Baller Piña Colada: Even in slushy form, the piña colada has always had a sunburned sex appeal. However, Rumba irreverently boosts this common-person's beach treat with a few superb rums, plus a funky agricole. The coconut-laced indulgence is delivered in a blingy copper pineapple, instantly transporting you to a private island owned by Mr. T. Everything about this "baller" concoction is magically ridiculous, and at $40 (!), it's best enjoyed when Jeff Bezos is buying. But for 25 minutes, you'll feel like Kanye on vacation. Pro tip: It's no longer on the menu, but ask nicely and you shall receive. Rumba, 1112 Pike St.

Vanity Fair: Sex and the City solidified the cosmopolitan's girls-night-out reputation with another generation. But the high-heeled image has long pigeonholed Carrie Bradshaw's choice slurper. Vodka dudes need not feel emasculated by a cosmo done right, as found at Pioneer Square's Good Bar, where its version is named for a glossy magazine. The vodka fortifies the commanding mix of Aperol—Campari's bitter orange cousin—and the real juice of Northwest cranberries, which makes the Vanity Fair more Thanksgiving than college fancy. Good Bar, 240 Second Ave S.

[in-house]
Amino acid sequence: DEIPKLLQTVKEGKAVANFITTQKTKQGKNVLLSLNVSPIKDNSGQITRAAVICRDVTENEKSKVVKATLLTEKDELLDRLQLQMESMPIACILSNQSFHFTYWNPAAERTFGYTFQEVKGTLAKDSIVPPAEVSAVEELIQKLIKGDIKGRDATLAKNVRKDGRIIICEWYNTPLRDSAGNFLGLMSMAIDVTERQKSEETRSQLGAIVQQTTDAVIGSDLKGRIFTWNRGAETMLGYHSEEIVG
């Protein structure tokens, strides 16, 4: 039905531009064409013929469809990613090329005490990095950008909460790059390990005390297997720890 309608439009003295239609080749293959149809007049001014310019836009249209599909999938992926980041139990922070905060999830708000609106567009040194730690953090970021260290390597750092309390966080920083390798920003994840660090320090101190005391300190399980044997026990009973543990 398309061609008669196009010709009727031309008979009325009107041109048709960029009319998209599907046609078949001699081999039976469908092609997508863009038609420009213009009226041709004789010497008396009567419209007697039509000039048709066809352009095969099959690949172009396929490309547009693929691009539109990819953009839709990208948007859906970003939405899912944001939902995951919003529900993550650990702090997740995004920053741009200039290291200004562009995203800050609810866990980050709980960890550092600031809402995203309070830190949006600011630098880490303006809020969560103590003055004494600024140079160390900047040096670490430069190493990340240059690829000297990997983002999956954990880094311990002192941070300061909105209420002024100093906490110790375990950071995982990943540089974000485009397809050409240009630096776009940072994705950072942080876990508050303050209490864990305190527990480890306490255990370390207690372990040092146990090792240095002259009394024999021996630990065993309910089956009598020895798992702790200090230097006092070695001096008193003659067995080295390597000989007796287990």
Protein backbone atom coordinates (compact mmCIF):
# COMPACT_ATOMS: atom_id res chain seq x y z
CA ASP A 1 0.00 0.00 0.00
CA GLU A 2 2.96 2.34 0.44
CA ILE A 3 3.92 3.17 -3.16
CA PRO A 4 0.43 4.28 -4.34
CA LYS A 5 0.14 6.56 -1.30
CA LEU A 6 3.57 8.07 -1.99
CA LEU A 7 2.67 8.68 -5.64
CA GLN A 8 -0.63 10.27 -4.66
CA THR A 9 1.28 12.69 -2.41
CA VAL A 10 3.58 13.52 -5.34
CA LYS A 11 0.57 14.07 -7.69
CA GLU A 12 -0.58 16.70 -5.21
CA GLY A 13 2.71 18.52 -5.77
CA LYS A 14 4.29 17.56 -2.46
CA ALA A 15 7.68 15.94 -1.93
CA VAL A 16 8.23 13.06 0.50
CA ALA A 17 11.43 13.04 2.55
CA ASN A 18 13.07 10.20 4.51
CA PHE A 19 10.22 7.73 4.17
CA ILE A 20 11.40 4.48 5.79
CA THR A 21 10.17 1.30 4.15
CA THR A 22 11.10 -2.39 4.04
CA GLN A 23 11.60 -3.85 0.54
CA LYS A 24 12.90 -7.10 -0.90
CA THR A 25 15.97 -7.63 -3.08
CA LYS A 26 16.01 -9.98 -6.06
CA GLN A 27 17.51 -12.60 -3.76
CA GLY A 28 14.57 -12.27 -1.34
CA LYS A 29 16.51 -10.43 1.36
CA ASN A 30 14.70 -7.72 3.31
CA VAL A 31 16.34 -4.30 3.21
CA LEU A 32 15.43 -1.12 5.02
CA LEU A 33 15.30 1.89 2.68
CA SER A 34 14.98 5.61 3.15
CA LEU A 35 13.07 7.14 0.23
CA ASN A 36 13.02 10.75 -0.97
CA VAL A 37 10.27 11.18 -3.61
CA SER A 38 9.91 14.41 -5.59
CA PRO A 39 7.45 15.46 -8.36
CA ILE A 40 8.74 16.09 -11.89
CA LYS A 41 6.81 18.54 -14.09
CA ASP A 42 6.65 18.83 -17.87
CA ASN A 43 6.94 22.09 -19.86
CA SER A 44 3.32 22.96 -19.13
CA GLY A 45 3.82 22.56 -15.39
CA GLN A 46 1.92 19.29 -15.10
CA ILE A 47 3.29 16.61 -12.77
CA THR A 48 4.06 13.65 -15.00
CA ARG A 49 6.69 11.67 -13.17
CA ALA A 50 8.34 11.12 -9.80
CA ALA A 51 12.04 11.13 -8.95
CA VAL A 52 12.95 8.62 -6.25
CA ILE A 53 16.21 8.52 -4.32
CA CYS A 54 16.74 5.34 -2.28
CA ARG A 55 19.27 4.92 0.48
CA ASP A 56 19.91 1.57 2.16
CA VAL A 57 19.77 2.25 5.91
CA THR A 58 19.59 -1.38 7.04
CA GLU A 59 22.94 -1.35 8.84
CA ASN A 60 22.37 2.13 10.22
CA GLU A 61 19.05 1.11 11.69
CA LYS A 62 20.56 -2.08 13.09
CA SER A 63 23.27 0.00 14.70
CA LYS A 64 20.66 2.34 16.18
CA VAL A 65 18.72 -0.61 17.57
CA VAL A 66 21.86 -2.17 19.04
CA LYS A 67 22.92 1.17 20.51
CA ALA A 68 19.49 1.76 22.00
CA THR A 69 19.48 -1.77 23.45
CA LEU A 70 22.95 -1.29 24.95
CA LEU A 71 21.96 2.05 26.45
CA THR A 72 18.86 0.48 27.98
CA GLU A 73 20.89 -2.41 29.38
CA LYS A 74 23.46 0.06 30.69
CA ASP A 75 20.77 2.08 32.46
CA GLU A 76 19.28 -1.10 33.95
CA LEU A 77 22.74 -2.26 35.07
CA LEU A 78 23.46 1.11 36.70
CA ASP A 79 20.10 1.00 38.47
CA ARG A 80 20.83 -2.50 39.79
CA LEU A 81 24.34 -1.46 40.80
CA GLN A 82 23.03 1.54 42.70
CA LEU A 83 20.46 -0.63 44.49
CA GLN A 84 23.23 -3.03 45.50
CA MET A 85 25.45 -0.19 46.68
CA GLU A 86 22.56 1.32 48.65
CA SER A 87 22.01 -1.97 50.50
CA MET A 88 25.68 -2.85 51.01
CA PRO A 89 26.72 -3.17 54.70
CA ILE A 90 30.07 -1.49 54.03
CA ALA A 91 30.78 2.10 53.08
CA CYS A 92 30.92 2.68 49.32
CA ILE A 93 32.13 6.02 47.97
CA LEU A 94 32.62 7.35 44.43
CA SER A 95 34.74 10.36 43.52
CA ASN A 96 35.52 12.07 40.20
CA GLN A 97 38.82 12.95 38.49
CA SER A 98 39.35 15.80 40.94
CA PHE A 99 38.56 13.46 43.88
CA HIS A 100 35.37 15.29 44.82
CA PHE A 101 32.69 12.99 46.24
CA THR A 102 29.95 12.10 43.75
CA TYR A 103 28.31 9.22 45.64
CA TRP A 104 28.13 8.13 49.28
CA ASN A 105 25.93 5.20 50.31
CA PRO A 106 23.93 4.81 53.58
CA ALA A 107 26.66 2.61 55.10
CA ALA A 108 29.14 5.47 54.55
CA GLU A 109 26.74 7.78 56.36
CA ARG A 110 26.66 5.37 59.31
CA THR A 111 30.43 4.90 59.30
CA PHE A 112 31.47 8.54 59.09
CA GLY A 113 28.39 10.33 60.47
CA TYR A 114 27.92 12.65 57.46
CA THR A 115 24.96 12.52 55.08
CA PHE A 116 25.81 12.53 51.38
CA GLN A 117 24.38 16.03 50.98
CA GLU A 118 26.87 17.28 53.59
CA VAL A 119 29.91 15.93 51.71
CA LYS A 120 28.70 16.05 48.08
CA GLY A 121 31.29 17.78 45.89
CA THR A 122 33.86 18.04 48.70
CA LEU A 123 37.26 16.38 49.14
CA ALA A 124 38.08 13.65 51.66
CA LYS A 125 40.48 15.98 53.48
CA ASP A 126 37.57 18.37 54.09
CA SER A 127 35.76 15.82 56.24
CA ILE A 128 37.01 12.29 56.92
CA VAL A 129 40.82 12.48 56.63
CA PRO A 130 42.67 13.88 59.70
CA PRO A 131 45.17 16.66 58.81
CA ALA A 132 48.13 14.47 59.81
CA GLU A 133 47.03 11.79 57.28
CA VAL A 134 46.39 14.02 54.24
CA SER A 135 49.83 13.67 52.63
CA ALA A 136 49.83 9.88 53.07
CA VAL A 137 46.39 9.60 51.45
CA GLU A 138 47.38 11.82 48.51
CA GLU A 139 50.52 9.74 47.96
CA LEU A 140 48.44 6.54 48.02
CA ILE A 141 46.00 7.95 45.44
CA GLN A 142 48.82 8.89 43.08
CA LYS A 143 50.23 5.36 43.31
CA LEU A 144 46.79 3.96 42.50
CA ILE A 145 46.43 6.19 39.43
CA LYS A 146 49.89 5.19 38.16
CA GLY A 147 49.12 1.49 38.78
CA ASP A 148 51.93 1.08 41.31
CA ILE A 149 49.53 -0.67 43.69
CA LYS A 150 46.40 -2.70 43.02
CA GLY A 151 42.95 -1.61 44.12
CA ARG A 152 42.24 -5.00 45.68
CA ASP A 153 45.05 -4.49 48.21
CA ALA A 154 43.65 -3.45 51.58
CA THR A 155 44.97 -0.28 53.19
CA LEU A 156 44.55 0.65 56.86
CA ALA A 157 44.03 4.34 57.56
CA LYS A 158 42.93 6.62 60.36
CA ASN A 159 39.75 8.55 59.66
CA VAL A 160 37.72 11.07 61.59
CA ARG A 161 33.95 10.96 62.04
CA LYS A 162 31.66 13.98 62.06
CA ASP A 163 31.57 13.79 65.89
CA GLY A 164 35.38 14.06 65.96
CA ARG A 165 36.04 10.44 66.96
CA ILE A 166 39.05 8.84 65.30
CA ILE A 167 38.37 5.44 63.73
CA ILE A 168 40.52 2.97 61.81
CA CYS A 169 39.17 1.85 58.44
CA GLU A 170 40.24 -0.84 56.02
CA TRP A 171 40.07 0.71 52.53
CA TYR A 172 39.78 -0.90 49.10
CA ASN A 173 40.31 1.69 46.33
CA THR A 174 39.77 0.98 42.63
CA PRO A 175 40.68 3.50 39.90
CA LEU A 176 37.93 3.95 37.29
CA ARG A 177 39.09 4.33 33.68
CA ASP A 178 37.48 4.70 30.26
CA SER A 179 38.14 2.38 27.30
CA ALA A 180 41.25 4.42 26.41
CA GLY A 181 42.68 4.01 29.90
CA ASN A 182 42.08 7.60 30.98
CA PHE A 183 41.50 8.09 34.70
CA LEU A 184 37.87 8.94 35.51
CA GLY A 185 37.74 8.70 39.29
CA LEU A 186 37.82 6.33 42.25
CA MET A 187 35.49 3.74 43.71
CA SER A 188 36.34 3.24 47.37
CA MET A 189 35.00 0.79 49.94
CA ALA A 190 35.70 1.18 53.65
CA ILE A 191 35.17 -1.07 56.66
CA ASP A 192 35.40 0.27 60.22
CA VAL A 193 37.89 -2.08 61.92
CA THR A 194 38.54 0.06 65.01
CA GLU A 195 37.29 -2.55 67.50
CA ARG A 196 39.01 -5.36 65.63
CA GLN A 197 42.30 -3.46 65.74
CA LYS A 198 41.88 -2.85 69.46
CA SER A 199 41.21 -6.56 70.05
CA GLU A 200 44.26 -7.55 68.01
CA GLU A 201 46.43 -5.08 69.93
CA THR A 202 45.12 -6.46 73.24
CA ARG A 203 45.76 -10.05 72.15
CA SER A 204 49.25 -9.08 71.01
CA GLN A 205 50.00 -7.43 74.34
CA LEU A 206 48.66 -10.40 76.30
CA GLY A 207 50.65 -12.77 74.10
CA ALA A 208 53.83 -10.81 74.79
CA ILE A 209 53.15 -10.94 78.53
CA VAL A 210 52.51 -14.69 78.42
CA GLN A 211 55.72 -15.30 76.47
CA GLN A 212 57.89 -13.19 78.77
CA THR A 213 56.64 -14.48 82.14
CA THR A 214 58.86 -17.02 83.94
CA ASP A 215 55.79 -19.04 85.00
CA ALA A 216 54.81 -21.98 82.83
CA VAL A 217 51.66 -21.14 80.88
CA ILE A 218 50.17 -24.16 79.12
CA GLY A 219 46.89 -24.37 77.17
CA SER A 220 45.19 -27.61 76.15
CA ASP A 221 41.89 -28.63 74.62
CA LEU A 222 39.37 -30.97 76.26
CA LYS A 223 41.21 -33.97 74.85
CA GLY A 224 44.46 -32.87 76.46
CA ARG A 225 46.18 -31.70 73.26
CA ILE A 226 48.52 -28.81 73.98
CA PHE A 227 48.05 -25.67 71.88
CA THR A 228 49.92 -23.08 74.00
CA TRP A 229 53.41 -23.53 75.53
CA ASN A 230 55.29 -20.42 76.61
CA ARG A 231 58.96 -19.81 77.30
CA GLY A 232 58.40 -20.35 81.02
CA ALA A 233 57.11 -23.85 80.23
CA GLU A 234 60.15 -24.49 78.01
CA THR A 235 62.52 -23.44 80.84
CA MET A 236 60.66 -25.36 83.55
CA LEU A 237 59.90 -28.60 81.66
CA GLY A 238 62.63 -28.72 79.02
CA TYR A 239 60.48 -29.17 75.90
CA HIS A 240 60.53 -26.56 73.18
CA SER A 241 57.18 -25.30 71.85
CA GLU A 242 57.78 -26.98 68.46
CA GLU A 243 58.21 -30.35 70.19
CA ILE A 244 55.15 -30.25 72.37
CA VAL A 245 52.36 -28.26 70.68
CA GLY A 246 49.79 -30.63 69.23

Amaretto Sour: If your grandpa had a nickel for every Amaretto Sour he spilled on his shag carpet, your birthday presents would have been a lot cooler. But the return of his go-to cocktail—without the plastic-bottle sour mix—is enough of a gift. Modern versions, like the one found at Corvus & Co., inject overproof bourbon to cut the amaretto's cloying pitfalls. When served on the rocks, the nutty/lemony quaff tempts repeat orders. While it's best enjoyed in a musty wood-paneled basement, this laid-back cocktail spot's hip confines are still plenty cozy. Corvus & Co., 601 Broadway E.

Godfather Part 2: Voted the best wedding cocktail by divorced uncles from New Jersey, the Godfather is nearly impossible to screw up. This liquid equivalent of a 1970s porn 'stache is typically equal parts Scotch and amaretto, though you have to ask for a heavier splash of the J&B than that crusty bottle of Disaronno. Of course, the Foreign National crew needs no instruction to balance its twist on the retro after-dinner drink, and unlike wedding barkeeps, they use the good (but not too good) stuff. The smoky Compass Box whiskey in the sexy cocktail den's version charges through the dual nuttiness of almond and walnut liqueurs, lifted with a hint of sarsaparilla and Boker's bitters. We'd endure a hundred clichéd speeches for a glass of this delightful remix. Foreign National, 300 E Pike St. recommended